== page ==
Loads of Learned Lumber

Tuesday, January 5, 2016

Michael Wood, _Yeats and Violence_

AN EXCELLENT BOOK--as every book I've read why Wood is; this is my fourth (I read the book on One Hundred Years of Solitude, the one on Nabokov, and a collection of review essays).  This looks like his first one on poetry, though, which was a welcome surprise, and a bigger and even more welcome surprise was that it was about Yeats.

For, truth to tell, I am a Yeatsian. The one and only book I have managed to write was on Yeats.  But in the years since its publication--a good many now--I have often felt that Yeats was on the wrong side of zeitgeist.  His politics were terrible, for one thing--elitist, anti-democratic, not precisely fascist but all too close. He could get some points for being part of a national liberation struggle, but his role in the nationalist movement was so conflicted that Seamus Deane, for instance, could  get a bit snarky about him. Gender politics?  Well, Yeats often wrote admiringly of women, but "Prayer for my Daughter" misses on every cylinder of contemporary sensibilities, and the depiction of rape in "Leda and the Swan" is not going to get a pass from any feminist this side of Camille Paglia.

His aesthetics, too, seem creakily antique. What MFA program would encourage any writing so highly wrought, so artificial, so willing to traffic in archaisms, or for that matter so vatic, so hermetic as most of Yeats's is? "You want some Modernism? Go read Tender Buttons."

So when Wood, one of the most erudite and lucid critics around, someone who when asked to give the Clarendon Lectures could conceivably have turned in a polished performance on anything from Tarkovsky to Proust to whatever else is unproblematically admired, for him to go with Yeats...it just seemed too good to be true.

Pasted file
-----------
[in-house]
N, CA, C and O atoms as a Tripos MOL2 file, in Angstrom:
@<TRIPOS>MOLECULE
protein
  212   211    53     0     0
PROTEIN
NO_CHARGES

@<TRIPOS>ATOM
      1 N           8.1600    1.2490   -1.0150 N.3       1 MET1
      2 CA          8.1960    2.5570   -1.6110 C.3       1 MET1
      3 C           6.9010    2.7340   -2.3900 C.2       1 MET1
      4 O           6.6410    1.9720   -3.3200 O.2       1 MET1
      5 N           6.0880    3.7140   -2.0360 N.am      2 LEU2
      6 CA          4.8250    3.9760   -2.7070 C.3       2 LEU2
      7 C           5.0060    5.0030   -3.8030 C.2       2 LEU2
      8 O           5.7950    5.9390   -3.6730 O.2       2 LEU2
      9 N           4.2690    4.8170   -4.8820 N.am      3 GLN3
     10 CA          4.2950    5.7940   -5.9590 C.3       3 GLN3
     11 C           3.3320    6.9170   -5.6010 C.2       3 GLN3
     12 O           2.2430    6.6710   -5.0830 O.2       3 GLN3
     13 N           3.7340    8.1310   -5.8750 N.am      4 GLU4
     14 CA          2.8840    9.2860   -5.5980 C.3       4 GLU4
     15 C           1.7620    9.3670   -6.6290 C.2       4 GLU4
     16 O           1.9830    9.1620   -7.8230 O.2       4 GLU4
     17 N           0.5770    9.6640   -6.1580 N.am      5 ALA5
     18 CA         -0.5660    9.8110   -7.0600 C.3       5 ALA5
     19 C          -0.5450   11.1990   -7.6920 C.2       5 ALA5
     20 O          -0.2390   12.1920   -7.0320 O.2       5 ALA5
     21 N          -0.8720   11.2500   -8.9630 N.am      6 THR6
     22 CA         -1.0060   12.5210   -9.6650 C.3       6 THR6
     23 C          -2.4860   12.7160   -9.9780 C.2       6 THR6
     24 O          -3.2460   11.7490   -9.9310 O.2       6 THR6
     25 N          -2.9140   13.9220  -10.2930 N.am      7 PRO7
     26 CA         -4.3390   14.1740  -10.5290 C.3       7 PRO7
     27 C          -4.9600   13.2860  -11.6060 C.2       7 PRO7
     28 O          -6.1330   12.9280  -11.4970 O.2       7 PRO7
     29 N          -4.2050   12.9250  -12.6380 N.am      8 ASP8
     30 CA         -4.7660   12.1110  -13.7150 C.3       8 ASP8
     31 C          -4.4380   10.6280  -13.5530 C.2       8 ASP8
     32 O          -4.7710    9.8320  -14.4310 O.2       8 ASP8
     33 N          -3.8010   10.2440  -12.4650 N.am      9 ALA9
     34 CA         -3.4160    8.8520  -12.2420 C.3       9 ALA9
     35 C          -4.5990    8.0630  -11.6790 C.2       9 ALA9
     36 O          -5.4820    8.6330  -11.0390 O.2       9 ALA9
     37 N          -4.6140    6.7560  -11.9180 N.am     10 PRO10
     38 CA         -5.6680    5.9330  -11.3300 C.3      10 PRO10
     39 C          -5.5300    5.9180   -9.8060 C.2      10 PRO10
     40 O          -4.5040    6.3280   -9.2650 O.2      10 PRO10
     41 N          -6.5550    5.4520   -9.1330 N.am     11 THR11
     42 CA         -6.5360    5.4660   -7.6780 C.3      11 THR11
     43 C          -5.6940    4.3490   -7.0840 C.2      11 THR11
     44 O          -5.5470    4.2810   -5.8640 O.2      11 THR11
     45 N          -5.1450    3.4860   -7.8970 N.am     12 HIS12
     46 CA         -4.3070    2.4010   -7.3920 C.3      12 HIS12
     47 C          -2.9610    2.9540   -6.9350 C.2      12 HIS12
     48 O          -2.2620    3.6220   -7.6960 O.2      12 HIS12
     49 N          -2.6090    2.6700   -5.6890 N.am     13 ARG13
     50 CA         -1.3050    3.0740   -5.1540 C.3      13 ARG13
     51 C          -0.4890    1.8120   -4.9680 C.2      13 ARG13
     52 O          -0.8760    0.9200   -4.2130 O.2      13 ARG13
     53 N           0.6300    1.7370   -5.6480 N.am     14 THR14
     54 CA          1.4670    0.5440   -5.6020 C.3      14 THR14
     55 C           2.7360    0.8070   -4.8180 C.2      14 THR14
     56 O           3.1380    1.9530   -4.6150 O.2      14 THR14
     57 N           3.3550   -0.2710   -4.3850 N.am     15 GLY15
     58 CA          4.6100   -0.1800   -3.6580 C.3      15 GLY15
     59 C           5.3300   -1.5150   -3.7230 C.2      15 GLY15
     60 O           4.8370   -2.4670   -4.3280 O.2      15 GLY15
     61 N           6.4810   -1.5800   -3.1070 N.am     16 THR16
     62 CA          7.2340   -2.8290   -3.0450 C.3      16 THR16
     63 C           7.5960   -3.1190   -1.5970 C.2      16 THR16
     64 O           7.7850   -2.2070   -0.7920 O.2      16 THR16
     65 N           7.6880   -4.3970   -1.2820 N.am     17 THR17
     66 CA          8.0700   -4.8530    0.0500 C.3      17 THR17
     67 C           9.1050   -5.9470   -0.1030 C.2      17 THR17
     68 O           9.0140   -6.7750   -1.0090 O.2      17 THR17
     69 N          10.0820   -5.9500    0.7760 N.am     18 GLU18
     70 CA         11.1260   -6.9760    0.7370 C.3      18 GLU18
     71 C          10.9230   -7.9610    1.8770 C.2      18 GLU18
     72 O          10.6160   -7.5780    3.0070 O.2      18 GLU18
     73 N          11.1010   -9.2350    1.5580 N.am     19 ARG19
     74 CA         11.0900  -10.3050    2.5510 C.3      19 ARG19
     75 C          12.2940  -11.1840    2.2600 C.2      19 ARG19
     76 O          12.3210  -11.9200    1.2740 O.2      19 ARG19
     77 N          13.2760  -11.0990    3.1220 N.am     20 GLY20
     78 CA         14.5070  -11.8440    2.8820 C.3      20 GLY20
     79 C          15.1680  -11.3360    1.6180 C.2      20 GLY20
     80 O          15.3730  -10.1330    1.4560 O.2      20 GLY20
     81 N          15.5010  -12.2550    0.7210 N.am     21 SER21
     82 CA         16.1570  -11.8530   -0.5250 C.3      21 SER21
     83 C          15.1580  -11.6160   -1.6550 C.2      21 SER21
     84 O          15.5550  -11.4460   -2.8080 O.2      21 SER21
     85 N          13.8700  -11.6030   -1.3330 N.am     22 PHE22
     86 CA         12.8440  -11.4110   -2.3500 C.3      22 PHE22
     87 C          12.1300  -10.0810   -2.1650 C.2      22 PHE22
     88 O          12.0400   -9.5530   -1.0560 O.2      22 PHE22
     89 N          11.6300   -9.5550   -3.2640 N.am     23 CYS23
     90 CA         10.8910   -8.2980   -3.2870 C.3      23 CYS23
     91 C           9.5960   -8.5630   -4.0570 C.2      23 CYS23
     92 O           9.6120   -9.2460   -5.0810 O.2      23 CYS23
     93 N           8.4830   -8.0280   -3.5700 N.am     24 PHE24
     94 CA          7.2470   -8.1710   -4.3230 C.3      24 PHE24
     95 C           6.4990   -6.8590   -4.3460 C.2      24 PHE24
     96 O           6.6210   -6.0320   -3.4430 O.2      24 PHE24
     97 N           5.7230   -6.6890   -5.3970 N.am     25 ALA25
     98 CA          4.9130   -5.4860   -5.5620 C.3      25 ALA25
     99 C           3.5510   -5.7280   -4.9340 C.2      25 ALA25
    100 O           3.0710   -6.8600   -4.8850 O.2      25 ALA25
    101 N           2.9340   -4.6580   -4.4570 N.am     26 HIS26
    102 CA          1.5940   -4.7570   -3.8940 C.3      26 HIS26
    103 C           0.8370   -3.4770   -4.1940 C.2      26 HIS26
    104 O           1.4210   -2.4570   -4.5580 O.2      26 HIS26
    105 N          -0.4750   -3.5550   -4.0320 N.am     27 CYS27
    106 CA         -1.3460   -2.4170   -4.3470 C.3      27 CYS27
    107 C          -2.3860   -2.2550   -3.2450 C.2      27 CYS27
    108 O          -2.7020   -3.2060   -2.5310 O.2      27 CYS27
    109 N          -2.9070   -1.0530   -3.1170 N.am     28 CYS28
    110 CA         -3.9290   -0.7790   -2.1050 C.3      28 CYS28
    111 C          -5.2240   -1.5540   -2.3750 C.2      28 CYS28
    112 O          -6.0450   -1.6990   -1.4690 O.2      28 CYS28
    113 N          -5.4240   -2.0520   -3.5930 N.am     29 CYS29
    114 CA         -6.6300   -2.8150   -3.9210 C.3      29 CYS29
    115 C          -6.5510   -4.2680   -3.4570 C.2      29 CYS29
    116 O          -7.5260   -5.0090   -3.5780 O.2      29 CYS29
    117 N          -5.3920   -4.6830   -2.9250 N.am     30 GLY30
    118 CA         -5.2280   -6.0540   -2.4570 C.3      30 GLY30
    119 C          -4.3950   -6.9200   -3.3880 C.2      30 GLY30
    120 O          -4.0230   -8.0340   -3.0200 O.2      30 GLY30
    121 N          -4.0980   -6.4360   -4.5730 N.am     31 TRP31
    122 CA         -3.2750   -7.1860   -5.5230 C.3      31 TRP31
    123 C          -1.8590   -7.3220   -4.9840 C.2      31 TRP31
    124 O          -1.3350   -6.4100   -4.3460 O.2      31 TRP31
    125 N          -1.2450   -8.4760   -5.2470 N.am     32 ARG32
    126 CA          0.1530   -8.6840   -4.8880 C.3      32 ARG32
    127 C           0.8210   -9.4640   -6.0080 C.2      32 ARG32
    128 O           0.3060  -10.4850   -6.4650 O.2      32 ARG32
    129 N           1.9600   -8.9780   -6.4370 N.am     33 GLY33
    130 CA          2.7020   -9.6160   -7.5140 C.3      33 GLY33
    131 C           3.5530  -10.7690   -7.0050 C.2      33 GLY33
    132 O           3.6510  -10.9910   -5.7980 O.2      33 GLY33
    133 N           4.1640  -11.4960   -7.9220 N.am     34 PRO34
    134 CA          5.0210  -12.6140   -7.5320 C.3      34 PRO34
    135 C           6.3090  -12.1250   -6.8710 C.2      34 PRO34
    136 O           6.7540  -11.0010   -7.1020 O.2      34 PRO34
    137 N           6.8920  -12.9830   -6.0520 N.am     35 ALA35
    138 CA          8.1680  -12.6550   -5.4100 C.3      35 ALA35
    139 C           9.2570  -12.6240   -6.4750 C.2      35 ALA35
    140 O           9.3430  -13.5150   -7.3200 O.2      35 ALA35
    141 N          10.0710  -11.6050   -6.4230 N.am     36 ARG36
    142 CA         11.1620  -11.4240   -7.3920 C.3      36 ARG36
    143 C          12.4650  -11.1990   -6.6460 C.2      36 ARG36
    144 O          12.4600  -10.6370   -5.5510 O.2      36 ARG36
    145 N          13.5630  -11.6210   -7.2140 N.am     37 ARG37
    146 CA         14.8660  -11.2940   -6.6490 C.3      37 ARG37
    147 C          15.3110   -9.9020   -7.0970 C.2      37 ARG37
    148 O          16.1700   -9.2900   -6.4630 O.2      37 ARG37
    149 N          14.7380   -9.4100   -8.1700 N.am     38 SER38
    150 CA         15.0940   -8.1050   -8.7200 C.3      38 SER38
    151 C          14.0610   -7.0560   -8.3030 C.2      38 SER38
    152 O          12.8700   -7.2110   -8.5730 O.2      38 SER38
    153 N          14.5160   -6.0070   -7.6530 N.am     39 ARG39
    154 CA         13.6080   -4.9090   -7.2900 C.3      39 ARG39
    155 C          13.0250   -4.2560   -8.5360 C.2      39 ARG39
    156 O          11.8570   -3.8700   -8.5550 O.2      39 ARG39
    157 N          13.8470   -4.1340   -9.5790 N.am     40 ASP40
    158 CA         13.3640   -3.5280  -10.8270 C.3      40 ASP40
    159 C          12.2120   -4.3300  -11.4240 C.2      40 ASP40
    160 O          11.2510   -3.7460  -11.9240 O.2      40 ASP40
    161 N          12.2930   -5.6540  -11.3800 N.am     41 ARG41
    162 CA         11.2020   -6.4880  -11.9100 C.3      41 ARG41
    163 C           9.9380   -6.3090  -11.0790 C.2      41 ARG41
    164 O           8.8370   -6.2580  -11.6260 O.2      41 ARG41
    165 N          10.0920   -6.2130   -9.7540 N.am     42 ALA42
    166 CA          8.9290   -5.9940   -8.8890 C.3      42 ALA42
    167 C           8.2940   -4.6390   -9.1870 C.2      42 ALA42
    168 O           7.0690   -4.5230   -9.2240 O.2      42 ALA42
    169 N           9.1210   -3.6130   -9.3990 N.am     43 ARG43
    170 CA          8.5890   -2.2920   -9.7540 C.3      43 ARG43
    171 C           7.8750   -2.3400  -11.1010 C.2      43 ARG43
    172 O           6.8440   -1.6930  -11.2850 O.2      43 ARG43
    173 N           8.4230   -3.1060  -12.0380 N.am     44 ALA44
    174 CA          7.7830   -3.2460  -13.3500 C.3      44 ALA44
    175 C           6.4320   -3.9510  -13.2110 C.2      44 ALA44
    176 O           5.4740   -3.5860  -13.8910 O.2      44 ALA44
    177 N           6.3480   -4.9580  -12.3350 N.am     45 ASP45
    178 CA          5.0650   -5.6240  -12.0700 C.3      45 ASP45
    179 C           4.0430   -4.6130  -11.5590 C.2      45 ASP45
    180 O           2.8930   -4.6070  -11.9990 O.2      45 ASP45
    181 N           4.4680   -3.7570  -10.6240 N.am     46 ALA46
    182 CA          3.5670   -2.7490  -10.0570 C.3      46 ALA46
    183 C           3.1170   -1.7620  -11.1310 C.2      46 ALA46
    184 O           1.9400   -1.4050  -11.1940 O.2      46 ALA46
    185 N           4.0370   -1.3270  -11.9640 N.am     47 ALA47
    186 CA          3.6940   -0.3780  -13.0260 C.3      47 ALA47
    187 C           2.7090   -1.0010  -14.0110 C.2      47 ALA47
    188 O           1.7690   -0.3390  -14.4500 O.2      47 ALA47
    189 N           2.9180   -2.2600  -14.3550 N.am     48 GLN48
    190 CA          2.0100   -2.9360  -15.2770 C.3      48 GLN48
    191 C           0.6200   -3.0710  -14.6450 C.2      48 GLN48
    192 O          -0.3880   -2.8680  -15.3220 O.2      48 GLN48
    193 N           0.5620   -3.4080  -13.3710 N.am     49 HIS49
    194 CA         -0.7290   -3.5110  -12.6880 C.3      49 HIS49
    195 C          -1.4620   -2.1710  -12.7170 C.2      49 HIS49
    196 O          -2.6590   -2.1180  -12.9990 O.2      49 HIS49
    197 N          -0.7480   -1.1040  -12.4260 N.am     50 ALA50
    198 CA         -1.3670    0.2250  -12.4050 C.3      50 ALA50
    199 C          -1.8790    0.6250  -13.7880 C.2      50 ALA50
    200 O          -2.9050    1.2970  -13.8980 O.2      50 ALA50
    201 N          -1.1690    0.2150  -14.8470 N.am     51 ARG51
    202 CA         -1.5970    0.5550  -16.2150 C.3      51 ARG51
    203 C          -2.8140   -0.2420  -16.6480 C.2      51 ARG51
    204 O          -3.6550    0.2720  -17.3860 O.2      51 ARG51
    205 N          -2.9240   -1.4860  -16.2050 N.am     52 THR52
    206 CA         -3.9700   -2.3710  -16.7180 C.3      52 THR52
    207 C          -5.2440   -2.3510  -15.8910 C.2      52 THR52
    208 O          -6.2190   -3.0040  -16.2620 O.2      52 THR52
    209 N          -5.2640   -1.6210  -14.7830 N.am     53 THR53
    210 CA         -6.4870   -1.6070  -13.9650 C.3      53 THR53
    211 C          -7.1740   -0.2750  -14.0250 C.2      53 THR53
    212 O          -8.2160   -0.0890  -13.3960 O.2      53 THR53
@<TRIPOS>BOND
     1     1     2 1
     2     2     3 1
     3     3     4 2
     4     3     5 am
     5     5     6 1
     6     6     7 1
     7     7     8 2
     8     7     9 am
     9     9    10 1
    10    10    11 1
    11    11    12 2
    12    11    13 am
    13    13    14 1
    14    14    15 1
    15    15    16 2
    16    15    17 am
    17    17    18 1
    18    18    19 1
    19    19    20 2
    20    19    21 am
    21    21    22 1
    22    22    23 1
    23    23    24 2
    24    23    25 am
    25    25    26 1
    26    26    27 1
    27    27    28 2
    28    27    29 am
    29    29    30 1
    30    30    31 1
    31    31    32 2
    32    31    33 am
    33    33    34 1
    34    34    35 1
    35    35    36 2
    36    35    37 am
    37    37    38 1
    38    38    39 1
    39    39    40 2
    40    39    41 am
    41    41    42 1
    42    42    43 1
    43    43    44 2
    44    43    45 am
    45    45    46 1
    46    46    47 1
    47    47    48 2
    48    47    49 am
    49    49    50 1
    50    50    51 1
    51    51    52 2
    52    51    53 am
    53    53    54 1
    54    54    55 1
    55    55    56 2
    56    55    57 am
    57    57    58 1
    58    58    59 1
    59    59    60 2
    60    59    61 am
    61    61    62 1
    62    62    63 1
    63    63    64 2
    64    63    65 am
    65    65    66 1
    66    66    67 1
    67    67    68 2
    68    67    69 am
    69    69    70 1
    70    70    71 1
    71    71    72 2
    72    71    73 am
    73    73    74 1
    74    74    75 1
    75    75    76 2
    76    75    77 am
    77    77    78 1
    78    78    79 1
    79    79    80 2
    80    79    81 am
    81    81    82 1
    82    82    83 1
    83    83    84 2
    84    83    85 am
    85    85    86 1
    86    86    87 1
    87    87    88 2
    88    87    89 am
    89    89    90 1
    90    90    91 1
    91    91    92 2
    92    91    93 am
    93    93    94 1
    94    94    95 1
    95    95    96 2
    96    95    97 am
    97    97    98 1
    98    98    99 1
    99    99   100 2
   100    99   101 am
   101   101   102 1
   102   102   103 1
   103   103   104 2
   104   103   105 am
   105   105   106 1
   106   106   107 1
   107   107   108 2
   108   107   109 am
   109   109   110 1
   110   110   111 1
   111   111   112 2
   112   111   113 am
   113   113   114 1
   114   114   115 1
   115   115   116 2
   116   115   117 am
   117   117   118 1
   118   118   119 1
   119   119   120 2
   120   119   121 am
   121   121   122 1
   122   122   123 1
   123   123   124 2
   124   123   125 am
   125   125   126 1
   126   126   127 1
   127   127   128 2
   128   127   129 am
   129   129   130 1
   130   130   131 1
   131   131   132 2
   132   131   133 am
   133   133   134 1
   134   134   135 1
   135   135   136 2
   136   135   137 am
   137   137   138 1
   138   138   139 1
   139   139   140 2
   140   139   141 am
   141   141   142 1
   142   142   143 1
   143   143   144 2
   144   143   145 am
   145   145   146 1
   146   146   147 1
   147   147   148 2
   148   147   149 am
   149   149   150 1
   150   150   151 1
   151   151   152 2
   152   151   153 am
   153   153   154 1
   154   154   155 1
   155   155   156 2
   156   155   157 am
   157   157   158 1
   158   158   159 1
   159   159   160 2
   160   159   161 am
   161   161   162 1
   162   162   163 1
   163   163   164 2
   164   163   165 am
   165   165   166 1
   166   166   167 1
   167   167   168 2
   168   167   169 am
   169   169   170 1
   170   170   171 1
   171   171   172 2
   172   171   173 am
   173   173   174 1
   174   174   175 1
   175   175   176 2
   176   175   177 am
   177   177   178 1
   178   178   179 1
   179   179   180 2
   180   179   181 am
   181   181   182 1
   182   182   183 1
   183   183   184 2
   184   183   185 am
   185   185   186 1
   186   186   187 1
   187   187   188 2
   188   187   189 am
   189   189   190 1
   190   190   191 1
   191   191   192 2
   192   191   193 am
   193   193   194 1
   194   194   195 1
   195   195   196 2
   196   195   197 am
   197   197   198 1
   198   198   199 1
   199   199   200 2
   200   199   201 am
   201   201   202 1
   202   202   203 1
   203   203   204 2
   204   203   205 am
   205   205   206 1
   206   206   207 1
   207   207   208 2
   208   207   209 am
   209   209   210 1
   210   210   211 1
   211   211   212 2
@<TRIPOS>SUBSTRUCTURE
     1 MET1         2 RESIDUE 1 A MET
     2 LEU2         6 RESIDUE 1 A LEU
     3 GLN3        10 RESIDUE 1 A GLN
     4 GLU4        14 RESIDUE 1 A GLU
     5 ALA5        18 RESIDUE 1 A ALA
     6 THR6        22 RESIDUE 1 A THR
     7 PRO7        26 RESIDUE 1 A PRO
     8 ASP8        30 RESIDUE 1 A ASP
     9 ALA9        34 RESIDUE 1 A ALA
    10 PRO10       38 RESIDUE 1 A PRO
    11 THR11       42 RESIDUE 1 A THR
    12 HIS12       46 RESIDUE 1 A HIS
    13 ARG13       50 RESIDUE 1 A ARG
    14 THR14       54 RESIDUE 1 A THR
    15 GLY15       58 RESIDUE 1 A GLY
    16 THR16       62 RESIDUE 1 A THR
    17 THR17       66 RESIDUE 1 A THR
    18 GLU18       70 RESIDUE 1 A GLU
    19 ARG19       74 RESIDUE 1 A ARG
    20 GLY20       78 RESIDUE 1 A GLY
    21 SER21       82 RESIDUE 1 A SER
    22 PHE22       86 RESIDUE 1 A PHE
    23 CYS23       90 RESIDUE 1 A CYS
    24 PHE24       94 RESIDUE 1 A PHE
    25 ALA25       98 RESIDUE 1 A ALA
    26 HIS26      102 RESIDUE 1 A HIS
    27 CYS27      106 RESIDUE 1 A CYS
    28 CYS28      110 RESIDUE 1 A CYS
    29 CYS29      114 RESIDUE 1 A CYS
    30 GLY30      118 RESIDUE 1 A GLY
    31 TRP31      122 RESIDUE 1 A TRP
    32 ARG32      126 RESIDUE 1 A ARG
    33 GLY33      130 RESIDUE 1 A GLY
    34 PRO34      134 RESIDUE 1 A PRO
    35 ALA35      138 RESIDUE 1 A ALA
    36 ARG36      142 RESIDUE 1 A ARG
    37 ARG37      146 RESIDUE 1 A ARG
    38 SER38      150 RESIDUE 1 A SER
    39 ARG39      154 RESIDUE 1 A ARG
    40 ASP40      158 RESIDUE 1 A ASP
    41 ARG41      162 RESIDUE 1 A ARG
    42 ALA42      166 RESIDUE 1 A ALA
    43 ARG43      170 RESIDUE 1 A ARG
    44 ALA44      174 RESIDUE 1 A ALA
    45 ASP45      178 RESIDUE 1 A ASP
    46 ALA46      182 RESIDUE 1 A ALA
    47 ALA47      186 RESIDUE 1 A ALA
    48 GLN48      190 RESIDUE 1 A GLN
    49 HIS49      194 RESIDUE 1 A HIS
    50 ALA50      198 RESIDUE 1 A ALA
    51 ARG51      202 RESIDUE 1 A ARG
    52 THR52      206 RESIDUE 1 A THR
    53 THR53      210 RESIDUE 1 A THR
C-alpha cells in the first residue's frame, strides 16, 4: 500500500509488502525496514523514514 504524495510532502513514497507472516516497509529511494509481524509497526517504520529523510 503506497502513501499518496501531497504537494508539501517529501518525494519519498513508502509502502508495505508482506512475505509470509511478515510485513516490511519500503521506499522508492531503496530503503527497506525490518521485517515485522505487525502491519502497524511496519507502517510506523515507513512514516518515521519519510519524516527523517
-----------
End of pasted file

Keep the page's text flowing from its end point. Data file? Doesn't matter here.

Actually, the title made me think it was too good to be true, that the book would turn out to be some kind of takedown, à la any book on Eliot and anti-Semitism.

But, surprise, Wood gives Yeats his propers. The book is about "Nineteen Hundred and Nineteen," much as Kermode's Romantic Image is about "Among School Children"--we take a lot of side trips taking in a great deal of territory (Benjamin, Agamben, the Black and Tans, the "instructors" and A Vision, later Irish poets Heaney, Muldoon, Boland, and [!] Paulin, even [!!] prosody), but "Nineteen Hundred and Nineteen" is the center of gravity, and Wood does it full justice. Not the best-known of Yeats's poems--it's not in the Norton anthology, for instance--but it riveted me when I first read it, many years ago, and its warnings against complacency about progress seem truer as I age.

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